How schools fail their LGBT+ students - Lucy James

In my education up to senior study, not once have I learnt about any LGBT+ history. Schools have little punishment for any homophobic students and fail to reach out to their LGBT+ students. Putting up one sign in the hallway is not sufficient. Telling kids simply not to be homophobic is not the same as advocating and supporting their rights.

Gay marriage was only legalised in 2013 in the UK. Only 8 years ago did LGBT+ members have the right to get married. As a lesbian, I have experienced many predjudice’s from fellow students and been frowned upon by the general public. Trans students tend to suffer the most and their experiences are the most invalidated - things like unisex bathrooms are crucial in creating a comfortable atmosphere. LGBT+ students are much more likely to face harassment and bullying. As a result, many LGBT+ students suffer from mental health complications requiring extra support.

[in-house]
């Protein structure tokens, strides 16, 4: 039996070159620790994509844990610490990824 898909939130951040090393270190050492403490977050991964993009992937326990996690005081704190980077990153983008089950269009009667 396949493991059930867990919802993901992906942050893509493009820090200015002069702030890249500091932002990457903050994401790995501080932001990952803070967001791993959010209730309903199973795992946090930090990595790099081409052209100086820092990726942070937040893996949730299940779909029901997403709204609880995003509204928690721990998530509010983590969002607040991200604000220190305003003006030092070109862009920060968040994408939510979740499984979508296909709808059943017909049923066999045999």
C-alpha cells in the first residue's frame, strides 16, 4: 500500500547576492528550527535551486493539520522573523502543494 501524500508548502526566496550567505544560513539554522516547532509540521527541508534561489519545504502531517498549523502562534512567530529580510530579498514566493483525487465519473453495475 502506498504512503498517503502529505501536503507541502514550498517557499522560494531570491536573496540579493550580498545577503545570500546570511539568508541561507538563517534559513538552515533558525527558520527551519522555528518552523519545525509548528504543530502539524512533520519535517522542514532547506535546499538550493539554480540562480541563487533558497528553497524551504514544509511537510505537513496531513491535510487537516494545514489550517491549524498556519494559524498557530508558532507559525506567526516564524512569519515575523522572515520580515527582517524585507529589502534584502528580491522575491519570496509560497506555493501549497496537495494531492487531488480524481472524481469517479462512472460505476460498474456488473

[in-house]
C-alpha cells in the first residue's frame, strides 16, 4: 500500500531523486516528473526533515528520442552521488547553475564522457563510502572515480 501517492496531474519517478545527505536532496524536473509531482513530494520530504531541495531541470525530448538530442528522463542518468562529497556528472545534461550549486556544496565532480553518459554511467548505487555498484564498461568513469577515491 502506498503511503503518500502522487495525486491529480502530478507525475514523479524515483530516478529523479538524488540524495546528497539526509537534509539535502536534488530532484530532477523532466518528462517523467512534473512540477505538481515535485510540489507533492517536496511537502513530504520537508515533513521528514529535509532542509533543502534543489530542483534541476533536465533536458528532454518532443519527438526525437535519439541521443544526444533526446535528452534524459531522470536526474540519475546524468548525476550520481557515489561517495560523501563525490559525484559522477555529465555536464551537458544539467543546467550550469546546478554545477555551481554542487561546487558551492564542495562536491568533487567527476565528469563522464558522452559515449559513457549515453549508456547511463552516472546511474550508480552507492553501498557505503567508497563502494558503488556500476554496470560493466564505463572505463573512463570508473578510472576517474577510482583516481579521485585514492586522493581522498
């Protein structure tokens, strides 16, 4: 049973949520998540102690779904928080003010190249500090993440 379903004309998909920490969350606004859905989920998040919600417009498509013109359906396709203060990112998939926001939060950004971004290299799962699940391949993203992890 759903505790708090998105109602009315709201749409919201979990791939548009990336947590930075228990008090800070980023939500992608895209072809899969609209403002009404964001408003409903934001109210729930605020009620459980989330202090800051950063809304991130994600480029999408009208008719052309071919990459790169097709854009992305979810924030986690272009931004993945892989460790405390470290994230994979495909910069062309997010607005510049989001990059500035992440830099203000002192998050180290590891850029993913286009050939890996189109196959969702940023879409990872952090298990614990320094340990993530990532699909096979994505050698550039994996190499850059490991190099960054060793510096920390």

So what do schools need to do?

Frequent talks and assemblies from members of LGBT+ community

Incorporate learning about key figures in LGBT+ history, such as: Marsha P. Johnson  (trans woman who advocated for gay rights)

Reaching out to LGBT+ students with things like support groups and unions

Offer mental health support without prejudice or fear of being judged

What do teachers think?

Tracy O’brien (Teacher) = 'We welcome that some schools have really embraced LGBTQ+ into their establishments. We have had training for all staff and have an action plan in place. Some schools , sadly, are not so accepting. At Hampton High we have also spent time looking at diversifying our curriculum and this work is ongoing.'

Rebecca Julien (Teacher) = "At our school we constantly strive towards creating opportunities to empower our LGBT+ students so they have a voice, feel included and are valued within our school community. We are actively making changes to our school policies, curriculum and pastoral provision to continue to promote a culture of acceptance and tolerance." 

As we can see, it is an ongoing process and still requires more attention and effort. More awareness needs to be spread on the topic to reach towards a more LGBT+ friendly education globally.